10 Woman Explorers Who Changed the World

Sep 23, 2022

By Adrija Sen

Exploring the world wasn’t always easy as it is today. Especially for women, since putting on the explorer's hat often meant more challenges and hardships in following their passion. Here are 10 women explorers who changed the world:

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Amelia Earhart was the first female aviator to fly solo across the Atlantic Ocean! Earhart set several aviation records in her short career but was cut short due to her mysterious disappearance while doing what she loved.

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Amelia Earhart

Kalpana Chawla was the first woman of Indian origin to go to space. She flew her first mission on Space Shuttle Columbia in 1997, inspiring thousands of young women of colour to pursue their passion.

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Kalpana Chawla

Her real name was Elizabeth Cochran Seaman. She was a famous American woman reporter, industrialist, inventor, and charity worker. However, a record-breaking trip around the world, covering 24,899 miles in 72 days at just 25 years old, was her most prominent feat.

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Nellie Bly

Jeanne Baret became the first woman to have completed a voyage of circumnavigation of the globe. She was a French woman who disguised herself as a man on the ship to accomplish her goal!

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Jeanne Baret

Isabella Lucy Bird was a woman of small stature who suffered from various ailments. Upon her doctor’s recommendations, she answered the call of exploration and devoted her life to it. She became the first female fellow of the Royal Geographical Society in 1892 and wrote many books on her journeys.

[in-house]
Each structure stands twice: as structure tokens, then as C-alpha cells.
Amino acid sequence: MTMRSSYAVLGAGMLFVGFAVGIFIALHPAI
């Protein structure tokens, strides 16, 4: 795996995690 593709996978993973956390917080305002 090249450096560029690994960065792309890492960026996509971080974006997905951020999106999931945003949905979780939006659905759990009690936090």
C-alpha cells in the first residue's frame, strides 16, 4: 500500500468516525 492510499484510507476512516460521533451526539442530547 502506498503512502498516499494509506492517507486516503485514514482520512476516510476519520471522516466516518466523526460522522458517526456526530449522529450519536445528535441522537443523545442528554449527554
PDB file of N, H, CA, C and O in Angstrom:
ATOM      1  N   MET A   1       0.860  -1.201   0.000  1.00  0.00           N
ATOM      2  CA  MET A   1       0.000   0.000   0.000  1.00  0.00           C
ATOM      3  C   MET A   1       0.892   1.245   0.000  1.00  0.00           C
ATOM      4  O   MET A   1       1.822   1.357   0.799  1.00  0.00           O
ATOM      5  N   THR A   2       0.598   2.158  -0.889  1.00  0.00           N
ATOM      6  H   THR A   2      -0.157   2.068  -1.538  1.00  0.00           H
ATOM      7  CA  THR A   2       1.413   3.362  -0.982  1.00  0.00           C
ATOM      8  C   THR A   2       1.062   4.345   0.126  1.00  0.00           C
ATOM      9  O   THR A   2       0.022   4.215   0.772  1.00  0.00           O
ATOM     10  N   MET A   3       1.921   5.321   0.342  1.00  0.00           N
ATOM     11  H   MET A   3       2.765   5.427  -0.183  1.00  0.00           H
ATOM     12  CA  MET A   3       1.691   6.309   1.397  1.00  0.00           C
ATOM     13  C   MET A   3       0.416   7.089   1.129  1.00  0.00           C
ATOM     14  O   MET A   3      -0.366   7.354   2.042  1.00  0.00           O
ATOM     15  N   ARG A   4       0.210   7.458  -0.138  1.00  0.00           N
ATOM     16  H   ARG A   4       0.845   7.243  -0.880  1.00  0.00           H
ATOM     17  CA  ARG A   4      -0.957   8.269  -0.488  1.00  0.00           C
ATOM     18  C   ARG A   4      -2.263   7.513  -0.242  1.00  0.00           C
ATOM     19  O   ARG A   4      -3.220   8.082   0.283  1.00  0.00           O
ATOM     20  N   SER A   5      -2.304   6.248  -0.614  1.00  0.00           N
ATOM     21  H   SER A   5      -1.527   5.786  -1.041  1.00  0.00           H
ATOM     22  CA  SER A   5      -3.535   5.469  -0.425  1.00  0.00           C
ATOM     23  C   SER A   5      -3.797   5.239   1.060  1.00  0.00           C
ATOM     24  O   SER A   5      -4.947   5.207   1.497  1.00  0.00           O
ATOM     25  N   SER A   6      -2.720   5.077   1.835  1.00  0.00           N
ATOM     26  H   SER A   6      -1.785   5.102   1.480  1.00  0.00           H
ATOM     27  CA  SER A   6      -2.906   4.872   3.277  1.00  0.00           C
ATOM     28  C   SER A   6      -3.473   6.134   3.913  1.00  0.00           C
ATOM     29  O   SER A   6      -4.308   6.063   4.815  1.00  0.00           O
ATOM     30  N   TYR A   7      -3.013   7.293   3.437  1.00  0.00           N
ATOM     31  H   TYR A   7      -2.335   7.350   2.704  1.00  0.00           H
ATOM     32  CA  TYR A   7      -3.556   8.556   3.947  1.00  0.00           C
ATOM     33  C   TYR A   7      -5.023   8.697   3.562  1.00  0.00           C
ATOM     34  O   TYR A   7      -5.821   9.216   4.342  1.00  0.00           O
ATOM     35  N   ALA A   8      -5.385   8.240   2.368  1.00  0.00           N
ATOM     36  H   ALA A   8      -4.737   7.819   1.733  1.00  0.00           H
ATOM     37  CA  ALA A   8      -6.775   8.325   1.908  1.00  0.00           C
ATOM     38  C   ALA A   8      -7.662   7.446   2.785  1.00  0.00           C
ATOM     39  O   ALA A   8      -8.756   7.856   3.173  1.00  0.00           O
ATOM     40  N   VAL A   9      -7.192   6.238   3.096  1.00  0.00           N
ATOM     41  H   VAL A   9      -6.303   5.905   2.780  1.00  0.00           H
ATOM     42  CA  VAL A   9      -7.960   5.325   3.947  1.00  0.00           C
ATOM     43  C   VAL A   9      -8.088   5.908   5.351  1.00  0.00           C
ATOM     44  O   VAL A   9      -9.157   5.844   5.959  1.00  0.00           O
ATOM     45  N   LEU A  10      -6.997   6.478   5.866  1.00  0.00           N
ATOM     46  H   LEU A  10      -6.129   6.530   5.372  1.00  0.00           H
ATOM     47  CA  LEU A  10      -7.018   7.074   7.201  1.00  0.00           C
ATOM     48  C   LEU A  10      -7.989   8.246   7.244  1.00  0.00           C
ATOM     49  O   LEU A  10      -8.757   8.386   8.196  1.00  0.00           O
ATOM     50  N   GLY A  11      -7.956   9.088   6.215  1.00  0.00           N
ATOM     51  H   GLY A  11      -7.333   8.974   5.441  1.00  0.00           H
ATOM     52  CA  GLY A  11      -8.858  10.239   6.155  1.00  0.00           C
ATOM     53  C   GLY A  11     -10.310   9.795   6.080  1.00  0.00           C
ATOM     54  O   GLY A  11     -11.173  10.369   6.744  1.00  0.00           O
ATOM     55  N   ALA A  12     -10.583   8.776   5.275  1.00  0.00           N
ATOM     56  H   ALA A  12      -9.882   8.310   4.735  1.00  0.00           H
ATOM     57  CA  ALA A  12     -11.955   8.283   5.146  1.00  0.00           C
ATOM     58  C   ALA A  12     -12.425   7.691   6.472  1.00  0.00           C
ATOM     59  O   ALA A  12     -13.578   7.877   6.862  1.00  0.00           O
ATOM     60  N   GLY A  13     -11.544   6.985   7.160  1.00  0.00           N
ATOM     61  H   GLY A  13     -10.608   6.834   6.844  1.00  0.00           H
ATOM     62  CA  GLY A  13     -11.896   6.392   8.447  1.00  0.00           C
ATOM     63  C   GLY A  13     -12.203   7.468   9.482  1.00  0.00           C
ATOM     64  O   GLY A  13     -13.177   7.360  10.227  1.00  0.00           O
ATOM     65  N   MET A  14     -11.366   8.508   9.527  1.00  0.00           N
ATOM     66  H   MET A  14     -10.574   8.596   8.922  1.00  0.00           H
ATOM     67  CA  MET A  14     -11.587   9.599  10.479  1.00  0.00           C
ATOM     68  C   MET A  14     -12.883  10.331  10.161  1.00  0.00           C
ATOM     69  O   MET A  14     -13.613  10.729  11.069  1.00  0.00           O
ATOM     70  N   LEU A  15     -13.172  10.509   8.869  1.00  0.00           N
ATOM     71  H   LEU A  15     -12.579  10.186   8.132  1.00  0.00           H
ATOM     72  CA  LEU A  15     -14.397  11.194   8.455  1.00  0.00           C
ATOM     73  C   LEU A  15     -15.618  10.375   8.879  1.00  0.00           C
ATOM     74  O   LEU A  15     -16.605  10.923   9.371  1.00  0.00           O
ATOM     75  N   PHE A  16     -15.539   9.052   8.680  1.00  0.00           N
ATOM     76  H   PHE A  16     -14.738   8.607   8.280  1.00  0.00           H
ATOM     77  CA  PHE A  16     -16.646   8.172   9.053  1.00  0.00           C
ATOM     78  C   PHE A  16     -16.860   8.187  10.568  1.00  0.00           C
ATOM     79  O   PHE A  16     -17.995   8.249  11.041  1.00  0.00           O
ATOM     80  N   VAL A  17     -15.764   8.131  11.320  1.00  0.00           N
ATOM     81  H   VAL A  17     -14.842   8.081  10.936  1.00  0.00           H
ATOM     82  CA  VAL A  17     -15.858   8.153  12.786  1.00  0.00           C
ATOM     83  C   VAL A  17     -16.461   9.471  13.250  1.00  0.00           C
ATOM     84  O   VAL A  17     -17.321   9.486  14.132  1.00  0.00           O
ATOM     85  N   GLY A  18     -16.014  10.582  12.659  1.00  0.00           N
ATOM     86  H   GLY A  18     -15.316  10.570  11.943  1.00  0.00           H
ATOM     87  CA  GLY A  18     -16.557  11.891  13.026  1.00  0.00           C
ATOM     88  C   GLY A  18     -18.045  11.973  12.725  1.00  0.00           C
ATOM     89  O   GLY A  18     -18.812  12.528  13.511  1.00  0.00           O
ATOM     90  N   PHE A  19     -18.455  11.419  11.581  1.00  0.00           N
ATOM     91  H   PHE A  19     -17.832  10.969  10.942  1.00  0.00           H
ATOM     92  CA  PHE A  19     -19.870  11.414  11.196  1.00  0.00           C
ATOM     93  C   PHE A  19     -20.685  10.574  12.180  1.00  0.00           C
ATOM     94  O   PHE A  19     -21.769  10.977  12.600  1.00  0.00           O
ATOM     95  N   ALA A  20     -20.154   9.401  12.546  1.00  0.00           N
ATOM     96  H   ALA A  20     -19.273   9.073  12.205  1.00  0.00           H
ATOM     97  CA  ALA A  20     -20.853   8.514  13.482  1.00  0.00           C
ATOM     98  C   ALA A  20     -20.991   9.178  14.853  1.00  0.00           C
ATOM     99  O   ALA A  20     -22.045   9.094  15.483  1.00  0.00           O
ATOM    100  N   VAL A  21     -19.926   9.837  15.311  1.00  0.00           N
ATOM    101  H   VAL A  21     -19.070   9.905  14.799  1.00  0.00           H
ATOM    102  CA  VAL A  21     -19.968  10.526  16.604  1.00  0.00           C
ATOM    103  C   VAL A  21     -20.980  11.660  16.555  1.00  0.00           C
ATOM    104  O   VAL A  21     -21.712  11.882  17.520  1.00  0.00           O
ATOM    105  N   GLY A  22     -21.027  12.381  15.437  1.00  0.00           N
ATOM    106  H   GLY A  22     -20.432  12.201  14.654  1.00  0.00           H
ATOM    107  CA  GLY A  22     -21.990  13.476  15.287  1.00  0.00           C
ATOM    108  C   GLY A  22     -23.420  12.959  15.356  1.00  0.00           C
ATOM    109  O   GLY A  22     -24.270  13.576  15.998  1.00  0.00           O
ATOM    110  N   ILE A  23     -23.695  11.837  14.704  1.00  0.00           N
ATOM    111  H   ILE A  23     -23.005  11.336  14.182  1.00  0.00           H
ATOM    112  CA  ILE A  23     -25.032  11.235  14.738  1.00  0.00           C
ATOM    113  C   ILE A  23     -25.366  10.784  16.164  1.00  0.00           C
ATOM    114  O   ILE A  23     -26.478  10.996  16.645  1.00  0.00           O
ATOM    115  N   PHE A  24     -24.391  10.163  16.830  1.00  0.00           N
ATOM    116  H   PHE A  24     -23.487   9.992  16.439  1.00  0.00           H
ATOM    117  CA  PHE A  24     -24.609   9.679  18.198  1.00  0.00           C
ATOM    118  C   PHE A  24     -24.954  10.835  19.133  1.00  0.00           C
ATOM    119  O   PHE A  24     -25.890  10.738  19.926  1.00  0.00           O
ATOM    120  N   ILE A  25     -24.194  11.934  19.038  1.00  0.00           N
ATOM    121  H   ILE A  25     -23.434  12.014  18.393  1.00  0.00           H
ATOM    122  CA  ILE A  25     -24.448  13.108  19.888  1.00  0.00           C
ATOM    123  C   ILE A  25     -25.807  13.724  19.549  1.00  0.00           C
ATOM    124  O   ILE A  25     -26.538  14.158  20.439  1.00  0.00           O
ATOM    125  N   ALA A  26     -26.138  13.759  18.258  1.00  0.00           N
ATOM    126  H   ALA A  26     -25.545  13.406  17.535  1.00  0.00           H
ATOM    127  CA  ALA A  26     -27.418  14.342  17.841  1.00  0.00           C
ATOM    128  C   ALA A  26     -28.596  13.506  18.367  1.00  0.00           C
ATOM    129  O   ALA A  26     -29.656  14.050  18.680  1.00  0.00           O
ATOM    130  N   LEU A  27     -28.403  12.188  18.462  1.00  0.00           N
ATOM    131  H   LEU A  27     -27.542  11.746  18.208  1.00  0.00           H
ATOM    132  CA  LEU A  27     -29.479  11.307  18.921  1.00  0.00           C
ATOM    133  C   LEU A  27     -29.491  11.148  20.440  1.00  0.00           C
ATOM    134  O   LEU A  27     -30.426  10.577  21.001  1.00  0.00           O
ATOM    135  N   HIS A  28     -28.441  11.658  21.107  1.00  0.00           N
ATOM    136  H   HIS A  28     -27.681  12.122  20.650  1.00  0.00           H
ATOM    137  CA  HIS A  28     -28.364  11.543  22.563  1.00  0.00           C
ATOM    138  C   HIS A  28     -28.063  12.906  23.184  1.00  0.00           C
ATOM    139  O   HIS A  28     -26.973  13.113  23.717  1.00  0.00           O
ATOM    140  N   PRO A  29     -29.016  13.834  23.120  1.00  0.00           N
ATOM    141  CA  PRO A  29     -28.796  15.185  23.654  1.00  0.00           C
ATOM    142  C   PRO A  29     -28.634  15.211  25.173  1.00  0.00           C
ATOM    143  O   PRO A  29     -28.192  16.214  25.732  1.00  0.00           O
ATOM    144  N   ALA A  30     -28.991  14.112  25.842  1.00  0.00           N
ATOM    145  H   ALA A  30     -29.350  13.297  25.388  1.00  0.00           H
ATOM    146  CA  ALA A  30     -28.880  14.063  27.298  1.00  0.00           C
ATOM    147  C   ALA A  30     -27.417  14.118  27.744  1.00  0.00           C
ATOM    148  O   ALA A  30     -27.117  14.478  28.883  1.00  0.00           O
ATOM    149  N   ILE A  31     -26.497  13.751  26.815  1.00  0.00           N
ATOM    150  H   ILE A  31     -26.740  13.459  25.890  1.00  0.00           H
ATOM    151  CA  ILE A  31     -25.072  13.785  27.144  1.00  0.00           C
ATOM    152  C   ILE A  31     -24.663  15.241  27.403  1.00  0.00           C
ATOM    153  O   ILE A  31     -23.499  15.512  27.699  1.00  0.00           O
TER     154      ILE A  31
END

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Isabella Bird

Explorer Gertrude Bell left her upper-class life in England to live and understand life in the Middle East. She not only helped draw the borders of modern Iraq, but she also drafted their constitution and established the Iraq National Museum.

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Gertrude Bell

Harriet Chalmers Adams is most famous for founding the Society of Woman Geographers in 1925. She served as the first female correspondent from the battle scenes in the French trenches. She and her husband covered 40,000 miles from the Andes to the Amazons in three years.

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Harriet Chalmers Adams

Mary Jane Seacole was a British-Jamaican nurse who believed travel to be the cure for the limiting beliefs of the Victorian Era. She was hailed as the “black Florence Nightingale,” ran The British Hotel during the Crimean War, and even wrote a witty book about her experiences.

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Mary Seacole

Pilgrim Egeria set off from the Mediterranean in the 4th Century in search of the Holy Land, using only the Bible as her guidebook. Her letters detailing her quest are sometimes called history’s first travel memoirs and show cultural sensitivity that was way ahead of her times.

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Gudrid was a remarkable Viking woman who lived from 985 to 1050. Known as the “far traveller,” she crisscrossed the North Atlantic many times between Greenland and Iceland – five hundred years before Christopher Columbus!

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Gudrid Thorbjarnardottir